I’ve done a few videos on mental health care and written a blog about my 2017 bullet journal. I’m a believer in the power of the bujo. I’m a convert, but a bujo isn’t for everyone. If it isn’t for you, but you need to up your mental health care game, try making the two trackers I’mma show you in this blog. They’ve been freaking amazeballs goodness when it comes to improving the quality of my life, friends.
Tara and I met five years ago, but we knew one another long before that. We knew one another on a soul level. You know what I mean? People exist in the world who are your soul friends. Eventually, you’ll meet them face to face. The whole time, you’re souls are already connected. Right after I met Tara, I moved about three and a half hours away. Didn’t matter. Not one little bit. Tara was in my life and that was that. Soul friends don’t drift apart.
Trigger warning: suicide.
Johnny left to pick up Bailey and Mars at 3:30. I knew he’d probably stop by the band room while he was there, just to check on things. Gracie’s bus pulled up in front of the house fifteen minutes later. She ran up the hill with her backpack slipping off her arms, a crumpled piece of artwork in her hand, and a smile on that adorable face. I hugged her a little too hard, breathing in the faint smell of dirt and cookies. She leaned back and put her hand on my forehead.
Trigger warning: suicide
When we got home, Johnny told me he was taking the rest of the day off. He didn’t stay away from the band room unless it was an emergency and his idea of an emergency was loss of limb. Potential loss of wife must have counted too. “Beth, I want you to sit here while I get a spot made for you on the couch.” He pointed to a chair. As soon as I sat down, our barking dogs, Felix and Luca, mauled me with puppy kisses, whines, and nuzzles.
Johnny went to gather blankets and pillows from our bed which was tucked behind the bookcases in the great room. Last week’s cough wracked through me accompanied by a sharp pain in my chest. “It’s alright,” Johnny called out to me. “We’ll get you medicated and settled. I’ll call the doctor after I check in with Tasha’s mom about the girls. Oh, you have to take your morning meds too.”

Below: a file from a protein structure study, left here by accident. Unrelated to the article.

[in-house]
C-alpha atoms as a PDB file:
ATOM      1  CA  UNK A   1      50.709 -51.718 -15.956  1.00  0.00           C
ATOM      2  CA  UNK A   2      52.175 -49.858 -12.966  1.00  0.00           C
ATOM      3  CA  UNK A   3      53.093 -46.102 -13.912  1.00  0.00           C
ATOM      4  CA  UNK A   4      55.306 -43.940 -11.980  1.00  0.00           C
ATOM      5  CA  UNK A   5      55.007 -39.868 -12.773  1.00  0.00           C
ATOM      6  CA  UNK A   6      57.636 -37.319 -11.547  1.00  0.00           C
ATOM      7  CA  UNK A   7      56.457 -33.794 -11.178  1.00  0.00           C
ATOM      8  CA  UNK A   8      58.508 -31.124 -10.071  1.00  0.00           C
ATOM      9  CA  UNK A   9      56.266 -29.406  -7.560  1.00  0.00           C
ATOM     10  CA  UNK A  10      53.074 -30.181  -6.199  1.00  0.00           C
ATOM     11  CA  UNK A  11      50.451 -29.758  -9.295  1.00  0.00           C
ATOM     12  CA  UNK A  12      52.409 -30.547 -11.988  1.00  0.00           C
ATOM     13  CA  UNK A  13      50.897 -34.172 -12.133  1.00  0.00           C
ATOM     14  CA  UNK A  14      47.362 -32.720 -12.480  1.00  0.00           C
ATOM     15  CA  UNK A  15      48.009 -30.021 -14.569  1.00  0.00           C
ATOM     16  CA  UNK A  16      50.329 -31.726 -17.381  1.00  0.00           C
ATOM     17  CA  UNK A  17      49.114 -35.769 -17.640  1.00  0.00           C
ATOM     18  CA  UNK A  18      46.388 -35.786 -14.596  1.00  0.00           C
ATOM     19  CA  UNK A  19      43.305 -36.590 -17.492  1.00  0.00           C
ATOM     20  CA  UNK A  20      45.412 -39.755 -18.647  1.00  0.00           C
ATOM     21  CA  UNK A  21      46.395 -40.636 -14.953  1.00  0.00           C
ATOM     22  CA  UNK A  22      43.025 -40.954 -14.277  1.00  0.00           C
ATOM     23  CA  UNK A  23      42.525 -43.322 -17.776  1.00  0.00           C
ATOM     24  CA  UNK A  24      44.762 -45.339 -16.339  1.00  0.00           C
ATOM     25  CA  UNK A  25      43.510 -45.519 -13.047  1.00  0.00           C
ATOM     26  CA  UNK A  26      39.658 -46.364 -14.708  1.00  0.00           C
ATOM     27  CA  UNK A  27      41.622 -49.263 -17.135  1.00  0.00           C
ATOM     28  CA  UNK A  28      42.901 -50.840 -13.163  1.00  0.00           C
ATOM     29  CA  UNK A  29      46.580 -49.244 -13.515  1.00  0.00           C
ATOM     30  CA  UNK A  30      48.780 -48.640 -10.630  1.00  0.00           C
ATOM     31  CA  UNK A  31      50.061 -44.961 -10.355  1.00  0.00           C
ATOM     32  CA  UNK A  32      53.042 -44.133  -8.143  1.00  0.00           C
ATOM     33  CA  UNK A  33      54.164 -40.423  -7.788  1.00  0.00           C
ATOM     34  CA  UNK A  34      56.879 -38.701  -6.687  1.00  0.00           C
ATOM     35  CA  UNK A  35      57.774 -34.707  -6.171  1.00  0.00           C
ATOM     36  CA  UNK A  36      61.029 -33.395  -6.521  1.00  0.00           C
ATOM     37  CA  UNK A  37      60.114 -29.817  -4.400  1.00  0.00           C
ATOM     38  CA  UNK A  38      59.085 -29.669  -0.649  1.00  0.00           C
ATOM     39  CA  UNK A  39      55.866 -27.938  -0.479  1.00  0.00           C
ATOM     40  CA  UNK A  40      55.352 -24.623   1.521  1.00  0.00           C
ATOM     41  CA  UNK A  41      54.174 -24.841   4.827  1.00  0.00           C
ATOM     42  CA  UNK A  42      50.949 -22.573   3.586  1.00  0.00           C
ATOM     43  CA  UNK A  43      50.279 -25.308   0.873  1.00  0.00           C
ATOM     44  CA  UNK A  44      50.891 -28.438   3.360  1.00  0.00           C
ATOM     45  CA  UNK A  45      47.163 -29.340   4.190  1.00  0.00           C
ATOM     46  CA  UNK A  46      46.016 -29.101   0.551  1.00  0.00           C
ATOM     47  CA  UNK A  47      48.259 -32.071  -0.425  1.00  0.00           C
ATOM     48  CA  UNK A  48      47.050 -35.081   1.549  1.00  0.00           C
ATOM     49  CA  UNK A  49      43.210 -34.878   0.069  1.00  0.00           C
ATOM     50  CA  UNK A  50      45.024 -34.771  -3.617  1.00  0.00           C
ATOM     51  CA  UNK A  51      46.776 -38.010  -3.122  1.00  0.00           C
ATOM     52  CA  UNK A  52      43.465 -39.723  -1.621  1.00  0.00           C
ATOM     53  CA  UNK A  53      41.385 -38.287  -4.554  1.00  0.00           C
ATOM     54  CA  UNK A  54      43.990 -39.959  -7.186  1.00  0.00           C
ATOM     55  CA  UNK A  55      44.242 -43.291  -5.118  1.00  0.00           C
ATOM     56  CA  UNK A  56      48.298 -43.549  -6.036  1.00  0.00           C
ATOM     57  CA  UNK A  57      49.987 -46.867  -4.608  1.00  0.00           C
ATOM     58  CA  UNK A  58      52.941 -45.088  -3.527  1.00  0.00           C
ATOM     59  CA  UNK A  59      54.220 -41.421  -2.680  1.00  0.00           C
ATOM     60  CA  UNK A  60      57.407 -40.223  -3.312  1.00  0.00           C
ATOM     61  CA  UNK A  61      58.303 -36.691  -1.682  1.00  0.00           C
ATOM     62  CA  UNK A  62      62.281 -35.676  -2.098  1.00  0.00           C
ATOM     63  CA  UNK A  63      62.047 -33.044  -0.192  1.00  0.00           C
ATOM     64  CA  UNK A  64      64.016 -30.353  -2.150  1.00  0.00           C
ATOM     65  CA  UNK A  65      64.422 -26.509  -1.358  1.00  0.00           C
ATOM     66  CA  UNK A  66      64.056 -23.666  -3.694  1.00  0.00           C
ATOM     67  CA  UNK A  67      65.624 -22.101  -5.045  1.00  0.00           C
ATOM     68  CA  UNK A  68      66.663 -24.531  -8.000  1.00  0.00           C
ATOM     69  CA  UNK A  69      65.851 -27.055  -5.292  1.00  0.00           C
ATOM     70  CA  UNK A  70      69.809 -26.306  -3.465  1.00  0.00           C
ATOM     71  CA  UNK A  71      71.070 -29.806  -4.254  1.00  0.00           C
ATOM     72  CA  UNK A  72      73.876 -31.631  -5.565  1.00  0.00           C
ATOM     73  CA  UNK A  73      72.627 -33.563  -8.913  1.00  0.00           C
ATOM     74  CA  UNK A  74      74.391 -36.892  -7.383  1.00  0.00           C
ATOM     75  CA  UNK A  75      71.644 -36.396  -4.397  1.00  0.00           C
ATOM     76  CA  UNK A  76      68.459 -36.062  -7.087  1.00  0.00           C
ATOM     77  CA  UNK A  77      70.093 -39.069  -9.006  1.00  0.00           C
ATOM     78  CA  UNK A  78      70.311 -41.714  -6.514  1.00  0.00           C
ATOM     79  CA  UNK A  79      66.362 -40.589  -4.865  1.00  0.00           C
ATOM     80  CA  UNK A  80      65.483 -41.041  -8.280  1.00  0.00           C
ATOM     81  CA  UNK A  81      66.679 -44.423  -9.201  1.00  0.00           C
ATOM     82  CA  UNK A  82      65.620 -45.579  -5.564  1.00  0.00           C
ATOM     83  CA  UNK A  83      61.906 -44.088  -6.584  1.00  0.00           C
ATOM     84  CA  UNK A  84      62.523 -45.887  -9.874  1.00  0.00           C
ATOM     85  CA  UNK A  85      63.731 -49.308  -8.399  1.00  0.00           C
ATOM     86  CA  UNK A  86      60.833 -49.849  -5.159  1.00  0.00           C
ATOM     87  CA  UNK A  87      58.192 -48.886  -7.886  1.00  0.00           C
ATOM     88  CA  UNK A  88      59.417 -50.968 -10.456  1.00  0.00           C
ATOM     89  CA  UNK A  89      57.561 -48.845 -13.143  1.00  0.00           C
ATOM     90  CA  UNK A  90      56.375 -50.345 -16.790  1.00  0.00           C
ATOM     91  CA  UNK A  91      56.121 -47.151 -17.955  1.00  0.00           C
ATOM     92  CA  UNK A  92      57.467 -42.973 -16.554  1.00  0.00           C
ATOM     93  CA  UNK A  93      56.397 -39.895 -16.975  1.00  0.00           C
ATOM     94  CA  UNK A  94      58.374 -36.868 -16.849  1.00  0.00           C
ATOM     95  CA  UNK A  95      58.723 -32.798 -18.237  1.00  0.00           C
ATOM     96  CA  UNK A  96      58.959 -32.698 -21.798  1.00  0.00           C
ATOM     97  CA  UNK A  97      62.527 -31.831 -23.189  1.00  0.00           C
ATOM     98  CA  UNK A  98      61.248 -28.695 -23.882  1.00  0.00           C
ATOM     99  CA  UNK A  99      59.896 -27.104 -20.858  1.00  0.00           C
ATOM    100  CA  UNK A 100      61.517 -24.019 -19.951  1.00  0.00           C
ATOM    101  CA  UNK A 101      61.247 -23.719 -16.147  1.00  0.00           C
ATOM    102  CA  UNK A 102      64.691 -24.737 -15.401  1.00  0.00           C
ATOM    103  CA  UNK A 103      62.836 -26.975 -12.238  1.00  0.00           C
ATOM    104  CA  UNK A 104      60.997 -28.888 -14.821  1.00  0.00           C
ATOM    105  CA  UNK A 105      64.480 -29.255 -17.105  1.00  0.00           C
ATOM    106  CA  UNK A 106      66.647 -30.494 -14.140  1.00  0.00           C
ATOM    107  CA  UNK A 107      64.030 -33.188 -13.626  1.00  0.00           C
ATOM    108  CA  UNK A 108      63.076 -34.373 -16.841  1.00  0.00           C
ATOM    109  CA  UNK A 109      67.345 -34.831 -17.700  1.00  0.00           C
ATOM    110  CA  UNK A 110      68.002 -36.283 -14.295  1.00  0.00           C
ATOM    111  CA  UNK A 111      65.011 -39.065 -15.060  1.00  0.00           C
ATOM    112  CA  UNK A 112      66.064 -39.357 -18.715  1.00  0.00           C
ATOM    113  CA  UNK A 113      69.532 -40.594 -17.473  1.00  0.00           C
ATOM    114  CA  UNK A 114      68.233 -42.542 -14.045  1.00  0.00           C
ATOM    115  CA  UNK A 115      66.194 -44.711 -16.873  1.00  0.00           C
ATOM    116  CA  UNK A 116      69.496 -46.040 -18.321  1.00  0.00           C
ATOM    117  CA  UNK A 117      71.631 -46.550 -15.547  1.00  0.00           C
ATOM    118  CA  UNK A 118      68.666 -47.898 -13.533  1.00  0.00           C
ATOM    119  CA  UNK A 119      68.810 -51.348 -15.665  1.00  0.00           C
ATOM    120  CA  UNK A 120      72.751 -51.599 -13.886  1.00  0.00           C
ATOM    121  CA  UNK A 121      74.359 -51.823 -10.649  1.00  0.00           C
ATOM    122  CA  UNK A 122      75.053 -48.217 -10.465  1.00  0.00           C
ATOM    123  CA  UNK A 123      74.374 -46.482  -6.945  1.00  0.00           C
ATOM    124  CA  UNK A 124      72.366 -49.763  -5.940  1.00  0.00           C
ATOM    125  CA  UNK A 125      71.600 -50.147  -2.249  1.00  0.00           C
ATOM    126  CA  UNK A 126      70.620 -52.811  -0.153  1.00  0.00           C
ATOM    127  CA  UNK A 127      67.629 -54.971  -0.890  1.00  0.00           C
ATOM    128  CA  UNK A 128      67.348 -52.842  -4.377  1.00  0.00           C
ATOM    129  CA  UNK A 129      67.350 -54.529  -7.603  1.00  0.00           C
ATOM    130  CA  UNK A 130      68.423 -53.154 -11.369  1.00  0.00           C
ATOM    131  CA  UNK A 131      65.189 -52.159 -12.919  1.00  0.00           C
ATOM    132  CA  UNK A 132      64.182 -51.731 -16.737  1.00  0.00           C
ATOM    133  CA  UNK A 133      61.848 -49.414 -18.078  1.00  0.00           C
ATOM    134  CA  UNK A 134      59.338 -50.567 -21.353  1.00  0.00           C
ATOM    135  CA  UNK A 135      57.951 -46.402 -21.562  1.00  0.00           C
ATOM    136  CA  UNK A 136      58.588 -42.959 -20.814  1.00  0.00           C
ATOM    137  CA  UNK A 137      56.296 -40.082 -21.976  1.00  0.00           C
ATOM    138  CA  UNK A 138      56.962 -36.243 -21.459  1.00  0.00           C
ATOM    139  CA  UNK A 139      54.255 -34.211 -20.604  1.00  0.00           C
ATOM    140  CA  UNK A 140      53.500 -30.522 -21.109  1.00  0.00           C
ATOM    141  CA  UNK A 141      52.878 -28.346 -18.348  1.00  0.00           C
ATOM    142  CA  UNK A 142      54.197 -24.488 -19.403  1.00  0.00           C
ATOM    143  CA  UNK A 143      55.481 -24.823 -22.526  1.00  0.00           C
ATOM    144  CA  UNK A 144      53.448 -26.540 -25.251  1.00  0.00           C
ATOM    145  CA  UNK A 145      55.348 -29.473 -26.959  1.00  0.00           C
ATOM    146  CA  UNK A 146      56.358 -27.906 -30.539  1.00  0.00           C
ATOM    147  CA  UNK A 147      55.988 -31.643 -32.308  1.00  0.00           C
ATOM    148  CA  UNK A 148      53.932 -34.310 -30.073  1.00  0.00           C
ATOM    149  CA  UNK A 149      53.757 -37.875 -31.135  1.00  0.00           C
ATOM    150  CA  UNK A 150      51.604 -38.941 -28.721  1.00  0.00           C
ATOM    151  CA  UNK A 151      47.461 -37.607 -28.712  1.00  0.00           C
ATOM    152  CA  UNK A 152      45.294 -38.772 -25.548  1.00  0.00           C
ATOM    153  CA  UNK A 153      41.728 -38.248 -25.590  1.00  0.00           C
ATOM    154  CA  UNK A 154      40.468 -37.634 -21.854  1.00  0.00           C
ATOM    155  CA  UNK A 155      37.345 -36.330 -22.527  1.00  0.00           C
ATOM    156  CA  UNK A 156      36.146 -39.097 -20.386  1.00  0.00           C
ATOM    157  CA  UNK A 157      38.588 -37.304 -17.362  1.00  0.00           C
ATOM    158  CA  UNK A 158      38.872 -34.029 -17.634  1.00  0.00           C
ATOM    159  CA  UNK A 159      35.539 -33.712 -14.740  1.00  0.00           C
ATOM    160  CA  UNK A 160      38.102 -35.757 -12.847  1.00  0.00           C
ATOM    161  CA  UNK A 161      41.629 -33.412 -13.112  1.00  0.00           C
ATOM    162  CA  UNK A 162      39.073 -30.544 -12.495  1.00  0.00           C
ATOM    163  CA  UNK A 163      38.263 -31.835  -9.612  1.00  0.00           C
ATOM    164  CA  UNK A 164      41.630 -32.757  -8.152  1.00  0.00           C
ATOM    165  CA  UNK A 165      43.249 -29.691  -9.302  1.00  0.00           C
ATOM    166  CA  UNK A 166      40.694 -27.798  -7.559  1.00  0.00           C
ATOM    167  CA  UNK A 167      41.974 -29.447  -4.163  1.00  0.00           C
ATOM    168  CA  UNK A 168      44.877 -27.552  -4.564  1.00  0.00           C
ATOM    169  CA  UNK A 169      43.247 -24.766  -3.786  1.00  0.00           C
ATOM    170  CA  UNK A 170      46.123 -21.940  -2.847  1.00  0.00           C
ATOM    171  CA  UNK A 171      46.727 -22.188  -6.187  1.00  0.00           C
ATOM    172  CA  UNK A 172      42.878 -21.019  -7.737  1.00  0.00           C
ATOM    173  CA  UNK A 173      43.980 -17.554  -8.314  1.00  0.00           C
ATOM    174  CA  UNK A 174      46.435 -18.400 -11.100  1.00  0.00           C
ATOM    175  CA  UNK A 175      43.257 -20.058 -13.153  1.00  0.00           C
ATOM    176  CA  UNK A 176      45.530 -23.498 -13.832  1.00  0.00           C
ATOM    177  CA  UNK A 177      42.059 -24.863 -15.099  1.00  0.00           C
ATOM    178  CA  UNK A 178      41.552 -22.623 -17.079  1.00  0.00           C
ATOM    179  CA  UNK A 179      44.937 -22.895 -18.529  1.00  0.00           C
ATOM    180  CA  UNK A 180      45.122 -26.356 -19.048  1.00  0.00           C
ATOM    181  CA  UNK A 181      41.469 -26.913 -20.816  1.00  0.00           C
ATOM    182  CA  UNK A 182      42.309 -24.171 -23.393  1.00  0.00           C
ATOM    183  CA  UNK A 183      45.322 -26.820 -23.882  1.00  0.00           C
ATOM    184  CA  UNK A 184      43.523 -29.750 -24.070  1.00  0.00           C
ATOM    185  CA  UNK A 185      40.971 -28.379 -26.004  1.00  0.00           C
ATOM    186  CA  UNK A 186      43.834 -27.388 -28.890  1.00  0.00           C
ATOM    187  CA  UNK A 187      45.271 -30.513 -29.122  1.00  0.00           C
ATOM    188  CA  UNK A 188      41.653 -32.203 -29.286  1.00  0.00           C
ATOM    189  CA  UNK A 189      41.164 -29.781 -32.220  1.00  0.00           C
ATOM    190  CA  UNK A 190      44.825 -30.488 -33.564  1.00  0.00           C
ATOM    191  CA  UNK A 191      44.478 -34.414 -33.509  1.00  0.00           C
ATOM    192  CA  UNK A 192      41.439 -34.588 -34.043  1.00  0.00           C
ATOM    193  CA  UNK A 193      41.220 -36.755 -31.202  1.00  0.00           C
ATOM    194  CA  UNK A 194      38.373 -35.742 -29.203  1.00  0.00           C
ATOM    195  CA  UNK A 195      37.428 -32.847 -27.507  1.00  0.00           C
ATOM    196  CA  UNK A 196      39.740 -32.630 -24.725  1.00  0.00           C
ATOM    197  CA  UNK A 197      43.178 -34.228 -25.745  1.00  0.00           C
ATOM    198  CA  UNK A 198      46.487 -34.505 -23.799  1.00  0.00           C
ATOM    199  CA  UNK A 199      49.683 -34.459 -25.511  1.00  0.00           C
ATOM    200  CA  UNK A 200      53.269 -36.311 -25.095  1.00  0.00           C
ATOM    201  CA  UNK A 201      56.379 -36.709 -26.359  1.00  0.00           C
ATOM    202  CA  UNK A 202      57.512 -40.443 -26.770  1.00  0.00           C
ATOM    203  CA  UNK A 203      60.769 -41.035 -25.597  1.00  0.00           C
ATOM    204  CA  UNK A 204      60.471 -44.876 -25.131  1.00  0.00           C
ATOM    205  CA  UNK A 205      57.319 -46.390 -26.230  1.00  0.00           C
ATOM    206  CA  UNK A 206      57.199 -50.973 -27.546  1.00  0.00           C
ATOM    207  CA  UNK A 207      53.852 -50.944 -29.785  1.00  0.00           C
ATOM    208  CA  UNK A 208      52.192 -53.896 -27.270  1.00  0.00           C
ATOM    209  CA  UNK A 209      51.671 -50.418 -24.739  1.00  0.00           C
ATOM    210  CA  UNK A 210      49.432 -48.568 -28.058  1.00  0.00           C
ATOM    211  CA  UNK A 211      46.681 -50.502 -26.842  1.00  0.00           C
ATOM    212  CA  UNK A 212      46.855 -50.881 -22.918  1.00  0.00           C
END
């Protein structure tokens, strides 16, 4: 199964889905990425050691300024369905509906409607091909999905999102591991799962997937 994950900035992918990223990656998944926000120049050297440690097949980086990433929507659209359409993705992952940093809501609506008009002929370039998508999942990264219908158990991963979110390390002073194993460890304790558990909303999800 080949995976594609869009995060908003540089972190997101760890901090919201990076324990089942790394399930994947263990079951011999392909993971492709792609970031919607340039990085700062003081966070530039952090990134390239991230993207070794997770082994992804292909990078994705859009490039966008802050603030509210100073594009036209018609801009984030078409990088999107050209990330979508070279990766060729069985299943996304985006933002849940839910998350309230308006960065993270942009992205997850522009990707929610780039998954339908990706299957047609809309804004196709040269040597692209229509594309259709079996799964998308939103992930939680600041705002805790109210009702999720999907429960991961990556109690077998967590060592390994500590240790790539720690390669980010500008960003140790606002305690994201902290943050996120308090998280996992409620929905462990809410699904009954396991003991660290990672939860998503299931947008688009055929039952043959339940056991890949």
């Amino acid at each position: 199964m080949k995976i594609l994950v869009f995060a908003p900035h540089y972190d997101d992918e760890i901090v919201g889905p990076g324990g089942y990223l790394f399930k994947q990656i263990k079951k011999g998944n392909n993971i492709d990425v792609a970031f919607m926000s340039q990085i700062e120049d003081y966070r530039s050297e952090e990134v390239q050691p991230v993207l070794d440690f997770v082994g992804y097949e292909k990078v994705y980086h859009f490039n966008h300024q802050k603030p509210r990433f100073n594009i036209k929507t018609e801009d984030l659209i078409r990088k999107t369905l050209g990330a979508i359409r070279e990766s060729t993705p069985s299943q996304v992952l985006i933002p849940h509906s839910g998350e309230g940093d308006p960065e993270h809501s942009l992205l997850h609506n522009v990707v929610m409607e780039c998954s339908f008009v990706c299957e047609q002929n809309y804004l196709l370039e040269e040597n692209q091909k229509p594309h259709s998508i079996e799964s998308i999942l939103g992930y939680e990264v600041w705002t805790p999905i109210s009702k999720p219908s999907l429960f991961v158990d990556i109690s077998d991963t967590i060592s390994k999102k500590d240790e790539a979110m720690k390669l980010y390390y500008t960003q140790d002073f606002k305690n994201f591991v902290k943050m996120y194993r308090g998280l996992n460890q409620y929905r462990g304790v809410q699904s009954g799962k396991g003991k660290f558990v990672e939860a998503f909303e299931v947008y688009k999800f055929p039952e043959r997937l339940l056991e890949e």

Trigger warning: suicide
The next morning, the sun rose over All Saints’ Day. This was no longer a dimly lit room for convalescents. Although, I’d never been incarcerated, the place felt like a prison cell. I was locked up, abandoned by dead grandmothers and trapped with a grumpy husband. I’d suffered the indignity of relieving myself in a bedpan. Twice.
I only knew the sun was shining right then, because it was the end of the night shift. Nurse Evelyn came in to tell me fare thee well. She didn’t say it exactly like that. What she said was, “I’m leaving now, Miss Beth. Don’t cuss anybody out today!” I almost told her to go fuck herself, but I didn’t know if she’d get the joke. I wasn’t willing to risk it. She had absolute authority over the bedpan.
Johnny and I were starting to feel our close quarters around seven o’clock. I started coughing every few minutes, a deep cough I’d had off and on for weeks now. The pain in my chest was still intense and sharp. That’s when the happiest man who ever lived walked through the door.
I remember something a psychiatrist told me many years ago. He was one of my first shrinkamadinks. I kinda sorta simultaneously trusted everything he said while believing 100% he was full of crap. Look, it was early on in treatment. I hadn’t been diagnosed with all my acronyms yet. I was ball of blame, shame…
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Writer: Beth Hallman | I’m sharing my before and after pictures, but there’s a twist in the end. Stick with me…
The first time I heard the words Bipolar Disorder was back in 1996 when I sought treatment from a therapist in Mobile, Alabama. I was convinced I was legit wackadoodle (not an official mental health term, but one I find endearing) on account of some character flaw or maybe I was cursed or maybe it was my lousy, no good childhood. I didn’t know why. I only knew I needed help. Everything bad and terrible about my past was firmly planted in my present which made for a decidedly messy future. Continue reading
Writer: Beth Hallman | Many of us have to get through the holidays, not celebrate them. And that’s such sadness, y’all…